In another session, a woman who cannot stop herself from crying because she loves the people of this favela so much, asks me – as I come from Jamaica, do I understand the structure of favelas?

I want to tell this woman about the Garrison Communities of Kingston that do in fact have very similar similar structures – communities of board houses and zinc roofs, communities of poor people but wealthy drug barons, communities where the skyline is a mess of black wires because electricity is being stolen by everyone, communities which from a far might look like squalor but the insides of each house sparkle with the kind of spotless clean only the poor can achieve having so much practice cleaning for other. Garrison communities in Kingston, and favelas in Rio de Janeiro are places that exist off the grid from the state and have formed instead their own systems, their own laws, their own ways of policing, their own ways of giving drug-sponsored scholarships to school children.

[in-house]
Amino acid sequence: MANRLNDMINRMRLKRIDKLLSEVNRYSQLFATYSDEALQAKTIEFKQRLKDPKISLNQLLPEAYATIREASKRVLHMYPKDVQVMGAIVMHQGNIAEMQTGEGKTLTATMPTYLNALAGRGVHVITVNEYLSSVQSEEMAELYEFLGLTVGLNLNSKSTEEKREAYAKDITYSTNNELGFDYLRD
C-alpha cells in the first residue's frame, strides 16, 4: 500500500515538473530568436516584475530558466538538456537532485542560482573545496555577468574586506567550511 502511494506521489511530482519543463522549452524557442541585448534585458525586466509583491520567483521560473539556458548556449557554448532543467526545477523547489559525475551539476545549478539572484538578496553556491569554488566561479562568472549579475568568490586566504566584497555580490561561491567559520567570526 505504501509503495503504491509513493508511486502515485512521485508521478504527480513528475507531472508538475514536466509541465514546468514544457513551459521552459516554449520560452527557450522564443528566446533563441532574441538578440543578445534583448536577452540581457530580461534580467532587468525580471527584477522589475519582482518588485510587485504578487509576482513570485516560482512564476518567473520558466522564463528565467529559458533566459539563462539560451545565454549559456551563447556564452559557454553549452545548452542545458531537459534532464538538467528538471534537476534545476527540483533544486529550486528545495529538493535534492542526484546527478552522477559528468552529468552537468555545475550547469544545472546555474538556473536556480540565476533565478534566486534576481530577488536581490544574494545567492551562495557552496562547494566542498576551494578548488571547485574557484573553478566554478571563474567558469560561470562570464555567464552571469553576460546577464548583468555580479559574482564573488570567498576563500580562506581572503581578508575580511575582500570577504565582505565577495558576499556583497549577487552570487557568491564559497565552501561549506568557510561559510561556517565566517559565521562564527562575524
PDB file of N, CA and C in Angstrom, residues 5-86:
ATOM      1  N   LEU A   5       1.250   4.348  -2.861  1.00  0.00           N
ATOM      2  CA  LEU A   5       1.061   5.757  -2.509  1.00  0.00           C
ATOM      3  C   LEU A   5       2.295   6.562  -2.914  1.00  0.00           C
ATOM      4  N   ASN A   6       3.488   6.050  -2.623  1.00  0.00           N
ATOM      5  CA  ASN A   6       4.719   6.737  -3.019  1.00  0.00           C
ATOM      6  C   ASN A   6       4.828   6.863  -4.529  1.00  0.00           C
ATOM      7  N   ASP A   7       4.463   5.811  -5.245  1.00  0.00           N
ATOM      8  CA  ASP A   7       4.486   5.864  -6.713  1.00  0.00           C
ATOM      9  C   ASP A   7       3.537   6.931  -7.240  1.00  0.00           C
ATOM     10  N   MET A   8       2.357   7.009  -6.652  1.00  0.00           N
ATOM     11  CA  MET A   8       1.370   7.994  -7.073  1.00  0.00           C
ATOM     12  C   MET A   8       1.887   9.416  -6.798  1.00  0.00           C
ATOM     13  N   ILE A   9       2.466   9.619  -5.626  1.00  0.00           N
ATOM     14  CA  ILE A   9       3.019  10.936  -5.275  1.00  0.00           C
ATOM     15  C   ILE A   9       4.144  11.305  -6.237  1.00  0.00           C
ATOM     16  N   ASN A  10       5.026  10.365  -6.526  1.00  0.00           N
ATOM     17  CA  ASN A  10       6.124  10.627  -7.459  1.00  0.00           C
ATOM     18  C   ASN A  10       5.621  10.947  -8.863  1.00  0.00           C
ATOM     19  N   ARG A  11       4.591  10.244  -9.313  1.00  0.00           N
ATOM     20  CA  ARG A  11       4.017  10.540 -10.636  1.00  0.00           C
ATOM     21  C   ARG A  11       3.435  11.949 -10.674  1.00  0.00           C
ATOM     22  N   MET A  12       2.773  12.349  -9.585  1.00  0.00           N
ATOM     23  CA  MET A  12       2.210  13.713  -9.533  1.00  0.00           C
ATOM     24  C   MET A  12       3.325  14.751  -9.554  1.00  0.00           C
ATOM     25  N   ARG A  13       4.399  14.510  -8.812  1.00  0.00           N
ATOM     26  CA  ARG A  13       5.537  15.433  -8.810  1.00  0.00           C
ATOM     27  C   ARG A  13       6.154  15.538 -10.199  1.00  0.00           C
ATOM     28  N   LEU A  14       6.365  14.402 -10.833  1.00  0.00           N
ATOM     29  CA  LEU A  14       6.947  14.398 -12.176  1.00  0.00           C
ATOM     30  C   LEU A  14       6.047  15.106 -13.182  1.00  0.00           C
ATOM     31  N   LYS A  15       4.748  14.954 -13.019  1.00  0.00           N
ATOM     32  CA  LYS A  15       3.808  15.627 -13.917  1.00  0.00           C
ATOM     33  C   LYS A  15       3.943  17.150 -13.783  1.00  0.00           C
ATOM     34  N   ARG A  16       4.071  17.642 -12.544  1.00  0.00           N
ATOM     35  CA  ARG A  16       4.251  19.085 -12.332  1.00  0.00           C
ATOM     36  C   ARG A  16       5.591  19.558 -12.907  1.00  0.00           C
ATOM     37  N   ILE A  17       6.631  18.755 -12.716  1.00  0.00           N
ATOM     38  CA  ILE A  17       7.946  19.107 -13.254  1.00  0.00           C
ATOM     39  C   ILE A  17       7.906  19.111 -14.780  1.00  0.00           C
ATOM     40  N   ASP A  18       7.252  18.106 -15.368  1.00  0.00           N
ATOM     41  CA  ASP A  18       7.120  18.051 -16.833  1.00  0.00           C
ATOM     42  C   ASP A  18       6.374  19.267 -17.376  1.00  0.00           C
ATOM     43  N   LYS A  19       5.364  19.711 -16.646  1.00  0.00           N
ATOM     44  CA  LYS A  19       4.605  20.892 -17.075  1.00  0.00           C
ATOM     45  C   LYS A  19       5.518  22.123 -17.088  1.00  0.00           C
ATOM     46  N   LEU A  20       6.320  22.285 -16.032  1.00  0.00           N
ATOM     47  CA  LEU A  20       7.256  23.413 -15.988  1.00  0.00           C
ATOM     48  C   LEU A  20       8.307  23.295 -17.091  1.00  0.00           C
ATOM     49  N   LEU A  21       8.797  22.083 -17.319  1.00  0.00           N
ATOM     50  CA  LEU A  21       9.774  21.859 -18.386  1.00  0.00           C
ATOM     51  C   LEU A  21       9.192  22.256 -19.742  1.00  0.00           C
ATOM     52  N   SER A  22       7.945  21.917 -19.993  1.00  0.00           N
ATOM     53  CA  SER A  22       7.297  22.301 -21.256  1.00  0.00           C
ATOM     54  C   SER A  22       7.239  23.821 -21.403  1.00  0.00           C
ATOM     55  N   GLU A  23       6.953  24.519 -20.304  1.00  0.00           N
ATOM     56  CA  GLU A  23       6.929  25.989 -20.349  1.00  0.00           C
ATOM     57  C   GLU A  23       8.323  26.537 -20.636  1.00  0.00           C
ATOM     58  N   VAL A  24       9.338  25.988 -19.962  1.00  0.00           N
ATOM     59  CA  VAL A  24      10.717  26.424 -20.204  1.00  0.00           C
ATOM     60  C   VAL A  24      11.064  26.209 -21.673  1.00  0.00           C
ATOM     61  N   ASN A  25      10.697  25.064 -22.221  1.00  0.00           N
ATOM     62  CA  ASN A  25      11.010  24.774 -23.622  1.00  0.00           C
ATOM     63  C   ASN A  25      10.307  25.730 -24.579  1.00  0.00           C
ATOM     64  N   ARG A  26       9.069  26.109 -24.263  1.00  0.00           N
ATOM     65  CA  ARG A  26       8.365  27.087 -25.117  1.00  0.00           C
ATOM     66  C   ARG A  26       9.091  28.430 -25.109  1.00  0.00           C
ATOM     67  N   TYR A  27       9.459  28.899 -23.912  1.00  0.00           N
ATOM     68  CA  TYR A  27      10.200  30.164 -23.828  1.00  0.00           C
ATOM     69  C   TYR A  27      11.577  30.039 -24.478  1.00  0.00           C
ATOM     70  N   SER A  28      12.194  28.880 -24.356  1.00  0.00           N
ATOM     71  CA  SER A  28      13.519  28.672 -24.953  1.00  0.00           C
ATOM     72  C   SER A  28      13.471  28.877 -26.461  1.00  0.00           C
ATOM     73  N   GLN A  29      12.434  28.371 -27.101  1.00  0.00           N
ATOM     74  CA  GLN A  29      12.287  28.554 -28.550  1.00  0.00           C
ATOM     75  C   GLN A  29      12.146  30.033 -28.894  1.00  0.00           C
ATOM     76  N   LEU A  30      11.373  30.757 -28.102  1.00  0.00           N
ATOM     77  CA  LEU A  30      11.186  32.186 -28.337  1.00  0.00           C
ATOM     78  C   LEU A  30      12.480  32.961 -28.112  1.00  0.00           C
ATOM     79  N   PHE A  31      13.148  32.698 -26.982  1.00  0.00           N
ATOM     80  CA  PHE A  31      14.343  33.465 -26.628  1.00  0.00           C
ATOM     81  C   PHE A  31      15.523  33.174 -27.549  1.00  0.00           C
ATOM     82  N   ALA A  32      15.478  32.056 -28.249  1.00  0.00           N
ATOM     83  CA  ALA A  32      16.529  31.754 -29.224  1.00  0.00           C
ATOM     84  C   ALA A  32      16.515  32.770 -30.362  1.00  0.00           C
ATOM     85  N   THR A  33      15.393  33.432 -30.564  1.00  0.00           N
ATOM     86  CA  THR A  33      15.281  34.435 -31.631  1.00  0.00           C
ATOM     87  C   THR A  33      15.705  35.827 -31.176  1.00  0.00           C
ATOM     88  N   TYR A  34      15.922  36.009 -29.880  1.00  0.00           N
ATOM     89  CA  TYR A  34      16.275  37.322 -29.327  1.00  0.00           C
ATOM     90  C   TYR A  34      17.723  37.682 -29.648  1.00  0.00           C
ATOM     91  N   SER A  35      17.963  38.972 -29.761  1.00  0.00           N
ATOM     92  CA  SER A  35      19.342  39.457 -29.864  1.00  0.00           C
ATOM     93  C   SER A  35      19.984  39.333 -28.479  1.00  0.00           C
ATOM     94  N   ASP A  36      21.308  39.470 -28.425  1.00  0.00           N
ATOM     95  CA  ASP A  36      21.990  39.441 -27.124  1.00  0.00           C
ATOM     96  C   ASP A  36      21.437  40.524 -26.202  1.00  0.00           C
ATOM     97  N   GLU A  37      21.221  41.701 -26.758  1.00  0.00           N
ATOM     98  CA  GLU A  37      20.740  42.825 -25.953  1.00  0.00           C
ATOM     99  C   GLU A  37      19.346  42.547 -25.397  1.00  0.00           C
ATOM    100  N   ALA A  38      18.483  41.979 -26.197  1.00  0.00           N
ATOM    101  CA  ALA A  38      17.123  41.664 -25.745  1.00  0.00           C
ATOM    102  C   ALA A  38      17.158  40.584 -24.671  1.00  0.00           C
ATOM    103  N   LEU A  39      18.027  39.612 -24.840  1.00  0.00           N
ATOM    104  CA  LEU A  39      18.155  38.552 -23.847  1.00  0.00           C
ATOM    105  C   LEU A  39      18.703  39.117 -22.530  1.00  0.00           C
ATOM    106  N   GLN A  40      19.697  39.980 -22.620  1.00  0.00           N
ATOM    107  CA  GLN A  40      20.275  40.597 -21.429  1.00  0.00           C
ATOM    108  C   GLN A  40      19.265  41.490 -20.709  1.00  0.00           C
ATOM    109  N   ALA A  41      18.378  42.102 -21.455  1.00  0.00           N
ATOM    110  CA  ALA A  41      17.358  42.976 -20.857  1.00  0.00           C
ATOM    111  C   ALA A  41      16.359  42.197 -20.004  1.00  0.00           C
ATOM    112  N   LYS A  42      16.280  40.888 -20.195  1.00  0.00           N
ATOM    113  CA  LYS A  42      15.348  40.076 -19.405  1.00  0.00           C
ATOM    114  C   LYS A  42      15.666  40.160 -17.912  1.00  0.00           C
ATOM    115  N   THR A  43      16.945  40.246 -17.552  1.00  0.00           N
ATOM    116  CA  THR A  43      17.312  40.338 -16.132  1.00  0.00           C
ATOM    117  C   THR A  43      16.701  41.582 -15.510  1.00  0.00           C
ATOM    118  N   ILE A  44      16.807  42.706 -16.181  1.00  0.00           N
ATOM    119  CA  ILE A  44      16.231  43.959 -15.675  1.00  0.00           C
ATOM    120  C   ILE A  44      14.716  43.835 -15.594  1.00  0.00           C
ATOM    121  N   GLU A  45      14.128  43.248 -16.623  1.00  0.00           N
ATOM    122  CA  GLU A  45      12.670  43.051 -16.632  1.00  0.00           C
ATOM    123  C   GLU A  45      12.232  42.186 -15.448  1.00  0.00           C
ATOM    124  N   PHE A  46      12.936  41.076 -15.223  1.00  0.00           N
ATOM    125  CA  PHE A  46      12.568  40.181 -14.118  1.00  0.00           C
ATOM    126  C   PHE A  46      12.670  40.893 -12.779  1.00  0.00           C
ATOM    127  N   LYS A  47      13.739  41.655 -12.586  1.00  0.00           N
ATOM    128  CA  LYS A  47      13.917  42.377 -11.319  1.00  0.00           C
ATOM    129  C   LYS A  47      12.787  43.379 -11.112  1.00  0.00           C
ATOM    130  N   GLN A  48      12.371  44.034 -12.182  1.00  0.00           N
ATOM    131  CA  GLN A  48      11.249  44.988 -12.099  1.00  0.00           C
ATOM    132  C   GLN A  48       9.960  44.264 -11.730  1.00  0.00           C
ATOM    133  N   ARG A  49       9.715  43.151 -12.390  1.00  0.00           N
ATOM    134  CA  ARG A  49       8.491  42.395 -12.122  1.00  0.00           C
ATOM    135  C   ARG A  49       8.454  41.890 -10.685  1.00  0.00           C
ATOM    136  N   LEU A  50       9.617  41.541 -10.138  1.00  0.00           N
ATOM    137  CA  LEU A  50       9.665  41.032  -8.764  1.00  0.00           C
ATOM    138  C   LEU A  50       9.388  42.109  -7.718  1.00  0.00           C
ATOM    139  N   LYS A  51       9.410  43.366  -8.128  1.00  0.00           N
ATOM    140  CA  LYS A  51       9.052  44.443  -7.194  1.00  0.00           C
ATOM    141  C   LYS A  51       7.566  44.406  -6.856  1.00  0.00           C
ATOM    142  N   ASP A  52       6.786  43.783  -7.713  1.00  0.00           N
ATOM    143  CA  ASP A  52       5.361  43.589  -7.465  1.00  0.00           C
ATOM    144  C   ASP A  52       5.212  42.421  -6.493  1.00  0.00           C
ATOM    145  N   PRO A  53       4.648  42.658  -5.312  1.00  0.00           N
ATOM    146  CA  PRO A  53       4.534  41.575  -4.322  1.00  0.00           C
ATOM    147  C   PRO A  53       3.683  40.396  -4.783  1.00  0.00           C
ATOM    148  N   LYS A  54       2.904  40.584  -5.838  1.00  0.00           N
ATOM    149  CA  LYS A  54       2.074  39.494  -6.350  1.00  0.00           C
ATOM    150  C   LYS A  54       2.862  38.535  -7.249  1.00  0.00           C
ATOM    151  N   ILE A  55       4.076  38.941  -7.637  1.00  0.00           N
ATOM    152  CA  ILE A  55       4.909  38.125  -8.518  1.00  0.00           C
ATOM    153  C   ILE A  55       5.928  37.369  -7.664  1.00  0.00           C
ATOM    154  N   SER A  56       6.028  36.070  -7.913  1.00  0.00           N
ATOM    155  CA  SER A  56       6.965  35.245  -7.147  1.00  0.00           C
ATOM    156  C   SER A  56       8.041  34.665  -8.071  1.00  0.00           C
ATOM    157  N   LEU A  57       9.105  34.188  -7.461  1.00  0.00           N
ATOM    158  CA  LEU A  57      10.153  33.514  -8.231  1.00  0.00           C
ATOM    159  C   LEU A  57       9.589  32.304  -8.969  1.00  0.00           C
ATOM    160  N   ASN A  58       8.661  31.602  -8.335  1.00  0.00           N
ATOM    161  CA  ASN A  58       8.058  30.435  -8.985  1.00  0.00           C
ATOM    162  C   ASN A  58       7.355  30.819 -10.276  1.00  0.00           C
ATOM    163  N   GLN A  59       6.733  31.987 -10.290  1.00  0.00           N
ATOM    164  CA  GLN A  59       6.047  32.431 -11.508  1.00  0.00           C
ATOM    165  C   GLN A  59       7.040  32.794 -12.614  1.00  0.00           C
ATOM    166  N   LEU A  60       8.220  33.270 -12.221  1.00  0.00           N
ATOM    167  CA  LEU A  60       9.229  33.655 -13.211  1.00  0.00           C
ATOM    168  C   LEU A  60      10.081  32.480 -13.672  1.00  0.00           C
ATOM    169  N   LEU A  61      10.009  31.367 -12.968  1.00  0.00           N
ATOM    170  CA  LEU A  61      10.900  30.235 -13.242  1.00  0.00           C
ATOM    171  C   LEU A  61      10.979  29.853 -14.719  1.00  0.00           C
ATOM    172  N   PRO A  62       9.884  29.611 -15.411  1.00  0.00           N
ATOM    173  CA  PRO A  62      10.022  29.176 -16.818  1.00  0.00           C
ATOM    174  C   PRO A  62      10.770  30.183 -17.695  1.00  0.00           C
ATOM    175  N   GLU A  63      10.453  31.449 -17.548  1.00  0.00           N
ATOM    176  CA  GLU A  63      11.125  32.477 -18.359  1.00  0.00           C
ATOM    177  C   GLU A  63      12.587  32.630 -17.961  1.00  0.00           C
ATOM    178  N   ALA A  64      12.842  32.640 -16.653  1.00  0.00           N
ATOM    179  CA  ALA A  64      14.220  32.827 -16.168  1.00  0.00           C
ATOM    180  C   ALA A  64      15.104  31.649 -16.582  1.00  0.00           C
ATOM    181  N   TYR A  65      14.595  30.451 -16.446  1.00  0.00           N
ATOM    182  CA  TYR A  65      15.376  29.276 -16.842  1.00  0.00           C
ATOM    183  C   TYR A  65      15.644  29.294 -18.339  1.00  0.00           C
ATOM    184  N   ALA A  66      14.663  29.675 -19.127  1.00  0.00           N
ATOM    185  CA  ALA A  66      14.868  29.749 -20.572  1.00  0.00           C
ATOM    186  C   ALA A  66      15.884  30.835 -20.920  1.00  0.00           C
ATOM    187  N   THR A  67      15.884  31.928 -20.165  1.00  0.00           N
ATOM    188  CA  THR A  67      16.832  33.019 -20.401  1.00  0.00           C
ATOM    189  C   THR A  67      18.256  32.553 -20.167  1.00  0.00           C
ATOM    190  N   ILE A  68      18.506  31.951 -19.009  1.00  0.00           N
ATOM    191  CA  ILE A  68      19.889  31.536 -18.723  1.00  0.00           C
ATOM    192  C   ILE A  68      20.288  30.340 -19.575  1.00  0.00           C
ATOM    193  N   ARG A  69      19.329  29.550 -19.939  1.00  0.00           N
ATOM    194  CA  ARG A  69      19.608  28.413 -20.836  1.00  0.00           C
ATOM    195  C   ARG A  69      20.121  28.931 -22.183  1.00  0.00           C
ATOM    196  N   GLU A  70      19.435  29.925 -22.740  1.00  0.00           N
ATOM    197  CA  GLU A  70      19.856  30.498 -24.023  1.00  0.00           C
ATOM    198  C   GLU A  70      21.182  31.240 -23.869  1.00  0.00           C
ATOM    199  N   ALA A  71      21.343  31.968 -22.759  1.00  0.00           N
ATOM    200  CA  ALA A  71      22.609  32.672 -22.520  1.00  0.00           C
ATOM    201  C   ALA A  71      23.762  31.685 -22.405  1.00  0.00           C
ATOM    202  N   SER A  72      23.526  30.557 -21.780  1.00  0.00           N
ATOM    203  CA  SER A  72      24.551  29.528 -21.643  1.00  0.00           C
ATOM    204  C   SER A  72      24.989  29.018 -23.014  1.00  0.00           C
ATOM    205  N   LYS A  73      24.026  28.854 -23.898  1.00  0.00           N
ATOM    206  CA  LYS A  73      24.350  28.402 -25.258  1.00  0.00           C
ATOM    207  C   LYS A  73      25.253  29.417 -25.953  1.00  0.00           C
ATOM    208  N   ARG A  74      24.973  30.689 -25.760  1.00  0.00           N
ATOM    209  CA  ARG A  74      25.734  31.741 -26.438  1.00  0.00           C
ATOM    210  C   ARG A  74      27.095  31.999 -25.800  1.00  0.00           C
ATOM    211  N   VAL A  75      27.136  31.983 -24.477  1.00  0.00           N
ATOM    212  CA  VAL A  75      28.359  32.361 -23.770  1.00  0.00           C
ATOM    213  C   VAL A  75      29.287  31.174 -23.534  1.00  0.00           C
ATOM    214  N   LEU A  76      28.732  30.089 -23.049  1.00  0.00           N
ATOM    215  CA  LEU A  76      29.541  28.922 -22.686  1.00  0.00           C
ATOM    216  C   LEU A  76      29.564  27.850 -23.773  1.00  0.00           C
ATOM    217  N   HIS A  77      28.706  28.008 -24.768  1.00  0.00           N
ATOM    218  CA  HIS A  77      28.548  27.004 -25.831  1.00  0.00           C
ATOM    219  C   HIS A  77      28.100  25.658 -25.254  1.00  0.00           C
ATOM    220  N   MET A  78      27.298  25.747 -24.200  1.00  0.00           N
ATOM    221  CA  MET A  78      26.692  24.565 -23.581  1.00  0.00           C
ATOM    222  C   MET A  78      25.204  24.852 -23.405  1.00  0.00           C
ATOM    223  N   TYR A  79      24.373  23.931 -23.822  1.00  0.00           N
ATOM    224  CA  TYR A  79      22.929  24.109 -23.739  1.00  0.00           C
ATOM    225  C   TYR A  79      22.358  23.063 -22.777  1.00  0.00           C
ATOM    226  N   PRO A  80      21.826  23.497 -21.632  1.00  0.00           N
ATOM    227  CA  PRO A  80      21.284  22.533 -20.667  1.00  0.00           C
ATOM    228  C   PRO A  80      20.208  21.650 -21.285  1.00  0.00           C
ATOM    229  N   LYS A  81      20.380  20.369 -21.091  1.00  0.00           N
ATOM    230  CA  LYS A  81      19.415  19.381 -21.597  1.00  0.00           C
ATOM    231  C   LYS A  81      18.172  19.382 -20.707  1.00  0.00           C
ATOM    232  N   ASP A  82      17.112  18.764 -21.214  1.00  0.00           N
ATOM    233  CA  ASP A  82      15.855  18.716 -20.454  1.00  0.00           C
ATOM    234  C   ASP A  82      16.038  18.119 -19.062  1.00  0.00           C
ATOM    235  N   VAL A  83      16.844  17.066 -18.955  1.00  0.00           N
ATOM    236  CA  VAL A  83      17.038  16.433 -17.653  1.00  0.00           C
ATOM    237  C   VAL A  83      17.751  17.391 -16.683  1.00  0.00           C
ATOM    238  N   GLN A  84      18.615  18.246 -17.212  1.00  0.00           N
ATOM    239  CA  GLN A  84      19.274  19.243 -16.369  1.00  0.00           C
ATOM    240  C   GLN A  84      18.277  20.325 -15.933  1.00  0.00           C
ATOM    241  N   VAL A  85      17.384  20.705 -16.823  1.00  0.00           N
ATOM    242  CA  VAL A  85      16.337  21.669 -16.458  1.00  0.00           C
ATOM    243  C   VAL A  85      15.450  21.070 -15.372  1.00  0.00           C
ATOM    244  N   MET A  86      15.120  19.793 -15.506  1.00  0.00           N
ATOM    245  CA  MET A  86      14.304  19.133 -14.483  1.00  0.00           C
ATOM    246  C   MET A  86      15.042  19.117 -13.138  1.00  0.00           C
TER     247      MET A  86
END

I want to tell this woman about Jamaica’s most famous ‘favela’ – Tivoli Gardens – controlled by the drug baron, Dudus, and of the civil war that broke out two years ago when America demanded Dudus’s extradition. One rumour (the kind of rumour which in hot countries is usually true) goes – Dudus upon hearing of the planned extradition storms into the office of the Minister of Foreign Affairs and instructs him firmly that he is not allowed to sign such an order. The minister, of course, obeys. When a long impasse between the Jamaican and the American government finally forces action to be taken, the police storm into Tivoli Gardens for the first time in years, their guns blazing, and when the smoke literally clears 70 men from the community are lying dead in the potholed lanes.

I want to tell it all to this woman who is wiping away her tears, this woman who is called ‘Tia’ (Auntie) by the children of the favela, but who is not fat and middleaged and wearing a long floral gown. Instead she is wearing her police uniform – a gun tucked into her holster. This woman has shown me something I have never seen in a hot country, a police officer so in love with the people she is serving that she sits to listen to their poems and cries because they make her proud.

Kei Miller, 2012

For more images from the event, check out our Facebook page.